It’s time to start drilling down into the nitty gritty of the Supreme Court’s historic decision to strike down the key provision of the Defense of Marriage Act (DOMA). That key provision, Section 3, said the federal government could not recognize marriage licenses obtained by same-sex couples.
But there are some details to work out concerning existing definitions in various federal laws. Here’s what we know and don’t know so far:
1. Couples who live in the District of Columbia and the 13 marriage equality states and have valid marriage licenses from those states will be recognized by the federal government as married for most benefits.
Those states are California, Connecticut, Delaware, Iowa, Maine, Maryland, Massachusetts, Minnesota, New Hampshire, New York, Rhode Island, Vermont, and Washington.
2. Couples who obtain a marriage license in a marriage equality state but move to or live in a state that bans recognition of same-sex marriage will be able to obtain federal benefits.
3. When it comes to taxes, things get complicated. The Internal Revenue Service is expected to allow duly married same-sex couples to start using the designation “married,” whether filing jointly or separately. But current practice relies on whether the state in which one resides considers one married.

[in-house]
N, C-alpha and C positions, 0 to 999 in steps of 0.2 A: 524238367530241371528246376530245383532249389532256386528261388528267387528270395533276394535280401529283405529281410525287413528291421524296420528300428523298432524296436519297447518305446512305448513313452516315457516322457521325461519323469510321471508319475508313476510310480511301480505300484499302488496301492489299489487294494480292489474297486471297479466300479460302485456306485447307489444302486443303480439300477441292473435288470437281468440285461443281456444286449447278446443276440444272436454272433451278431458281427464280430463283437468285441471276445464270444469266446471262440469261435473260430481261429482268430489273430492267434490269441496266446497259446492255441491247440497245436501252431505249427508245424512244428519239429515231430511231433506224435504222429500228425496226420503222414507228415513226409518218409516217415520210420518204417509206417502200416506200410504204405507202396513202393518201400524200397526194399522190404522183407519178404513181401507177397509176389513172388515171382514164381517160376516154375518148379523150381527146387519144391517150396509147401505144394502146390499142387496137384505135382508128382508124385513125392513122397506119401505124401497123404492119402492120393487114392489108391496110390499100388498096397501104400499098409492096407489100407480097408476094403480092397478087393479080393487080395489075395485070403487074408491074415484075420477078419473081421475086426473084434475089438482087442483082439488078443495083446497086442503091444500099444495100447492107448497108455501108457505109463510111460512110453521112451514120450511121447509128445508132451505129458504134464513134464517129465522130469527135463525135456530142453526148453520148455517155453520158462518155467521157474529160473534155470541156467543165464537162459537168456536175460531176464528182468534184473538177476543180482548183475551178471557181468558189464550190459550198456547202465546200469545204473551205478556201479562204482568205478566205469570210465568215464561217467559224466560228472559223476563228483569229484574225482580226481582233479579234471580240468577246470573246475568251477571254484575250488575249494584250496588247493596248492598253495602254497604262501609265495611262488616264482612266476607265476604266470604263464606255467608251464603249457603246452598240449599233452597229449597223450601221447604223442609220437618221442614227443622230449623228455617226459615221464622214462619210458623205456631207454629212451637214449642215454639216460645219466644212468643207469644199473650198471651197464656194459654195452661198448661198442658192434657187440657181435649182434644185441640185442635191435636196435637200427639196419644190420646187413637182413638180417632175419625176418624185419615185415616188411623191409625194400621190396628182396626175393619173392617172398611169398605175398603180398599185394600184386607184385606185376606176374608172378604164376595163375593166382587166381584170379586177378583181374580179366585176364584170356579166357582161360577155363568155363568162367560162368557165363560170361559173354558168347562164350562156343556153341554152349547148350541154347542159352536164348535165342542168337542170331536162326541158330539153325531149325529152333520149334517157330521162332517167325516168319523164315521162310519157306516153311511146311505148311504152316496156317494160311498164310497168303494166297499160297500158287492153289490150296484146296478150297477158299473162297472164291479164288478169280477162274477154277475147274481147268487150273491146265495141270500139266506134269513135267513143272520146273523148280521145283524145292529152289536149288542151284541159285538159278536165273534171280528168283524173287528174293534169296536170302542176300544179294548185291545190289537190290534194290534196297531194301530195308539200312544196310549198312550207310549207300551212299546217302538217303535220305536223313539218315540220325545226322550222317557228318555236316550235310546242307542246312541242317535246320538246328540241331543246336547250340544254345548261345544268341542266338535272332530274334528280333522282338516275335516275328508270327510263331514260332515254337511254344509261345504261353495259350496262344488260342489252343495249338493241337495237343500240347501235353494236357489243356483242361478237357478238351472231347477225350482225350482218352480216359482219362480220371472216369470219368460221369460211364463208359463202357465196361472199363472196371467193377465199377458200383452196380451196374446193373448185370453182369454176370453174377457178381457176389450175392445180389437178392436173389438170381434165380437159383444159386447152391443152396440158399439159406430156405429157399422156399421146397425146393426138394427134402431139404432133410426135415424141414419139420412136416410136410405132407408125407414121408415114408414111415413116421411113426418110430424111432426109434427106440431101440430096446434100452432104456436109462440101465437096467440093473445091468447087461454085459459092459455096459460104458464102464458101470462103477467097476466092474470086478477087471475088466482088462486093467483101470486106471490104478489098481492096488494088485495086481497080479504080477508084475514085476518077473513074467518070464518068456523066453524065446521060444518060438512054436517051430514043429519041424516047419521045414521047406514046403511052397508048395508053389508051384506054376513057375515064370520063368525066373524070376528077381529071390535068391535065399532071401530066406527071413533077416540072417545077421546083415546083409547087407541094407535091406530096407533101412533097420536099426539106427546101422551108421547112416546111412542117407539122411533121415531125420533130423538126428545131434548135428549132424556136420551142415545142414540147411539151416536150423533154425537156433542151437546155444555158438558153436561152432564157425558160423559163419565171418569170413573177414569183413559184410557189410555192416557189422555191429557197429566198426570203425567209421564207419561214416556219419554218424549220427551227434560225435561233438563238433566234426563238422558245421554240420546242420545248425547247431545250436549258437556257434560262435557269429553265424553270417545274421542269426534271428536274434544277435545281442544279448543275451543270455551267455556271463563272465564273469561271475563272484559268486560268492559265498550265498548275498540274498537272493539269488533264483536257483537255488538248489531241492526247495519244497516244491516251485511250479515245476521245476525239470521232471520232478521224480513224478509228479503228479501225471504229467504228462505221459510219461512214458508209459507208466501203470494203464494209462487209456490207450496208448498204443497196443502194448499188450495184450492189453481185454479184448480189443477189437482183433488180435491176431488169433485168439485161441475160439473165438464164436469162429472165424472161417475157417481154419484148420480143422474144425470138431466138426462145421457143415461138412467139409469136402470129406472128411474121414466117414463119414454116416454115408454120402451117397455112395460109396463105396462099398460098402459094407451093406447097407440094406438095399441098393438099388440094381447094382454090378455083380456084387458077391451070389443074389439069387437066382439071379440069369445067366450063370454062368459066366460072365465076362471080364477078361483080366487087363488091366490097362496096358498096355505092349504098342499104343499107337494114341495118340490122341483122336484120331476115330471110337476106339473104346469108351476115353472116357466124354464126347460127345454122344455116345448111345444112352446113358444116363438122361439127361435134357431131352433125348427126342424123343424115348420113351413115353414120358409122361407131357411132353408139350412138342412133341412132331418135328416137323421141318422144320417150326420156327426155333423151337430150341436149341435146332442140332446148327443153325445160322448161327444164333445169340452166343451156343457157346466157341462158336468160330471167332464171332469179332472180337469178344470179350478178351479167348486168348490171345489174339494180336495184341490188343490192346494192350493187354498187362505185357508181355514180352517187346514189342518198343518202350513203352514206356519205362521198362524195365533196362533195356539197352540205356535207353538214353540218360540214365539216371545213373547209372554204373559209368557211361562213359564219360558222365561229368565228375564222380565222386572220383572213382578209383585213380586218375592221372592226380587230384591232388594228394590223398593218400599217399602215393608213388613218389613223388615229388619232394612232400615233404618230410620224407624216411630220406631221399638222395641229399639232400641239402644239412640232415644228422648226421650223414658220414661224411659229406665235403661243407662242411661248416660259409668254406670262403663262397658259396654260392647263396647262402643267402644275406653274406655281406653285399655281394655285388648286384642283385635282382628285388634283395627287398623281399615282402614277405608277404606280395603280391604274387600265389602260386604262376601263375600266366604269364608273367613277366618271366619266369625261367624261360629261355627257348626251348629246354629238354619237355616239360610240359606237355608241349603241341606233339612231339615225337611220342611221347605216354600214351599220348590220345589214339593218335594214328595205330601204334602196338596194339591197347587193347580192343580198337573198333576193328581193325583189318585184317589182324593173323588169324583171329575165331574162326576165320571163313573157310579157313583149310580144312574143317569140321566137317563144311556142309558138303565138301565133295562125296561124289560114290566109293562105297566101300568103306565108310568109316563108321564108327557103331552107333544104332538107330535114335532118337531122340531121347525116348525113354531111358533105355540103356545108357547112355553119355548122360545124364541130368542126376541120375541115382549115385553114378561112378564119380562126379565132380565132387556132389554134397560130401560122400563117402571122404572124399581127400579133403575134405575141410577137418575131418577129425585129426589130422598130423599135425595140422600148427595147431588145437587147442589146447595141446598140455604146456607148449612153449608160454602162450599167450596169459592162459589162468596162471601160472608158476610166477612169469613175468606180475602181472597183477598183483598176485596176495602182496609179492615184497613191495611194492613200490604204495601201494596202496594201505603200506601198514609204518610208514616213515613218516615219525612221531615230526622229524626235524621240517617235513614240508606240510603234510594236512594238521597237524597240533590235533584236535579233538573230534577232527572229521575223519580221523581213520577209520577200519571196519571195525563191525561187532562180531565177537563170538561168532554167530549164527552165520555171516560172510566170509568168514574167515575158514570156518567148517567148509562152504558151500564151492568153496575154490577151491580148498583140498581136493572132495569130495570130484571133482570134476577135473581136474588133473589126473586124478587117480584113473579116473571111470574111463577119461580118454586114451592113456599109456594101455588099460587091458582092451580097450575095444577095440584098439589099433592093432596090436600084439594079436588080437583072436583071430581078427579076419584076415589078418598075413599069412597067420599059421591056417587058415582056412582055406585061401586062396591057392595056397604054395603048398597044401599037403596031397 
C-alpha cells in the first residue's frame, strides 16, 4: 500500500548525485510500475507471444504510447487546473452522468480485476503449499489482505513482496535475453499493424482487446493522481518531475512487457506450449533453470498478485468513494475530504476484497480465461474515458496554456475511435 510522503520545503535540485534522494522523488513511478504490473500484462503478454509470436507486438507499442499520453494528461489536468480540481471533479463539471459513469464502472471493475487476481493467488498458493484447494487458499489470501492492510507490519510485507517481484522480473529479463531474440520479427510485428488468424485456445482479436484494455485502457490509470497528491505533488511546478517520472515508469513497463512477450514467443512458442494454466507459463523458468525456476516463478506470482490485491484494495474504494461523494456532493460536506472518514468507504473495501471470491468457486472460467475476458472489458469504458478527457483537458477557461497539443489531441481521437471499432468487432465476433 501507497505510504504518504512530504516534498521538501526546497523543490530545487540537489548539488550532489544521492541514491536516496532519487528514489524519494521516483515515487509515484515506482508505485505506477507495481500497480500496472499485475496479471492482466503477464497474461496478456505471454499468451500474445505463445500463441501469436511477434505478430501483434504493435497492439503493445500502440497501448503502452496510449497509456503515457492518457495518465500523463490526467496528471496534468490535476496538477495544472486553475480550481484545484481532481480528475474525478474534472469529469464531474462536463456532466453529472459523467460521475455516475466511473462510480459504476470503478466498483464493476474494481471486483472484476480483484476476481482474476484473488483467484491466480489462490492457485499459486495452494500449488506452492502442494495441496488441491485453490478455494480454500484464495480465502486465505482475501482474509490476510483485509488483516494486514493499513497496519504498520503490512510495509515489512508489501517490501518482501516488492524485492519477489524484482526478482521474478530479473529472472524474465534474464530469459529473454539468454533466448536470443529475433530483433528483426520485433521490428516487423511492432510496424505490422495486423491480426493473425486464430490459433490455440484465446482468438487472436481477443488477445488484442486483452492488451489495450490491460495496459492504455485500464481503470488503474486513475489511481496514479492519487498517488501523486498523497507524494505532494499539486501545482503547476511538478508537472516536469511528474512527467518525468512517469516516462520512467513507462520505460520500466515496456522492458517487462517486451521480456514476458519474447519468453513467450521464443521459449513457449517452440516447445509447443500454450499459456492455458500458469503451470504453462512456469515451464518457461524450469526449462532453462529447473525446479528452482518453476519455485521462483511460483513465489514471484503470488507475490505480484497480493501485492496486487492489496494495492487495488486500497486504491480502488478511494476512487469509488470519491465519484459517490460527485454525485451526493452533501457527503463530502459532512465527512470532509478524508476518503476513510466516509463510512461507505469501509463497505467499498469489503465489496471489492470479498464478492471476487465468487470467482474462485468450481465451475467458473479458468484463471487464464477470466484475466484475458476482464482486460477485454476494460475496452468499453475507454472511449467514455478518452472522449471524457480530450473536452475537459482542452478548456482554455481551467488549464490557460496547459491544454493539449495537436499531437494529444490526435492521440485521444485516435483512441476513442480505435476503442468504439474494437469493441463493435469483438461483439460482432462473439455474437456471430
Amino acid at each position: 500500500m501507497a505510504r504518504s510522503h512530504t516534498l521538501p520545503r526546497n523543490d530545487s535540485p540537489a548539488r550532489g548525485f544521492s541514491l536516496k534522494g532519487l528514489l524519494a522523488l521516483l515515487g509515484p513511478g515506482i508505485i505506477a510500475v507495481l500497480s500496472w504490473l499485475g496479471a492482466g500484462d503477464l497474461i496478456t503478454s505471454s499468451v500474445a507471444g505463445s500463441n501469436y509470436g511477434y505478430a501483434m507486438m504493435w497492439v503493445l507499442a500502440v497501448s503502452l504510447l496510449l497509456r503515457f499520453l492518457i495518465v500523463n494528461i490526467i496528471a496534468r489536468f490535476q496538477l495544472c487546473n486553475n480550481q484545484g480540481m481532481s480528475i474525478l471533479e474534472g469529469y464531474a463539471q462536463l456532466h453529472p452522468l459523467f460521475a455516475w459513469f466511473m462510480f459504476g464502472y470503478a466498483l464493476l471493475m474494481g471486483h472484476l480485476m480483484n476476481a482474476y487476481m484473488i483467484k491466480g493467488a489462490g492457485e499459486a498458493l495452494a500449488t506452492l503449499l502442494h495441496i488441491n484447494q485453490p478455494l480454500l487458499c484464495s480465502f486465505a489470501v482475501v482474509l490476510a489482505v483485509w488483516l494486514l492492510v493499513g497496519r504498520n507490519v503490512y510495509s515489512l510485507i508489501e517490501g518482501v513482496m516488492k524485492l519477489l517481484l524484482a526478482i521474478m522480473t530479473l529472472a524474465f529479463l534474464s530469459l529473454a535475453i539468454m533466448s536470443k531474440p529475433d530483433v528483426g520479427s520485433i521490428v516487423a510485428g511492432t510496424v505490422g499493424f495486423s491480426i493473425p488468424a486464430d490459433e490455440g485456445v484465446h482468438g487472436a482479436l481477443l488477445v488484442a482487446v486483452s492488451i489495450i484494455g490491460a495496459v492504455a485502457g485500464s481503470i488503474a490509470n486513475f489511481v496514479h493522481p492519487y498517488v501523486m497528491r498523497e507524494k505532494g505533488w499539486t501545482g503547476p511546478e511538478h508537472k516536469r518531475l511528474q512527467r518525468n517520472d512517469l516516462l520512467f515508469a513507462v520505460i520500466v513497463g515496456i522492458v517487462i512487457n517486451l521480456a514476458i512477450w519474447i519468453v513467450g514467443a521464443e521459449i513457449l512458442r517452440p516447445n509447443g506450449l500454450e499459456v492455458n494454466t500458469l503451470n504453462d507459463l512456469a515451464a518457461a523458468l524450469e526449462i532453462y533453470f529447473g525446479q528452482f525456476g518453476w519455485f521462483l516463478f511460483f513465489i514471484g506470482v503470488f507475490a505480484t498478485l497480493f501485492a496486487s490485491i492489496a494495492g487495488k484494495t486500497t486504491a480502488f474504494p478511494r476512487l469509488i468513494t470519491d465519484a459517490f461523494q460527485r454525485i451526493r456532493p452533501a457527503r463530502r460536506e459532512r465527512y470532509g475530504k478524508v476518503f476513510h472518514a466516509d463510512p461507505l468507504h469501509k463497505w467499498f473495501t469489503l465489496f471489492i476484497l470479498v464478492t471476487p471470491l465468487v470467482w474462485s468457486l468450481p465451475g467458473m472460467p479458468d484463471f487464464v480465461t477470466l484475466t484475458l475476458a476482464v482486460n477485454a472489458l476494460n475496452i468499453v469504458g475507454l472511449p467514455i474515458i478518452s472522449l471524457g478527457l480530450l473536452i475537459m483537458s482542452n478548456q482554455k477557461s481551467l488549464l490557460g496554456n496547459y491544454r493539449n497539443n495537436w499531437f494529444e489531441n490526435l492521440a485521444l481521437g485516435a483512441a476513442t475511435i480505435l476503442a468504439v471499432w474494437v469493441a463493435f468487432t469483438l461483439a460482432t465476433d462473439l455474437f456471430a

“This will likely be an evolving area of law and you should consult with a qualified tax expert about your circumstances,” advises an After DOMA guide prepared by gay legal advocacy groups
4. Social Security benefits may be tricky, depending on where you live.
For married couples living in marriage equality states, says GLAD’s Mary Bonauto, there’s no issue. But for couples living in the other 37 states, there is. For spousal benefits, she says, the Social Security statute looks at “the state of domicile at the time of application.” For survivor benefits, she says, it “looks at the state of domicile of the decedent.”
5. Under DOMA, if you received health insurance coverage under your spouse’s health plan, you had to pay income taxes on the value of that coverage. Now, if you’re married, you don’t have to pay income taxes on that coverage and, if your spouse loses his or her job and needs to continue the health coverage under the federal COBRA plan, your coverage can continue, too.
6. If you are single, enjoy your uncomplicated legal status. As you dream of that white picket fence, don’t forget the thicket of laws it represents.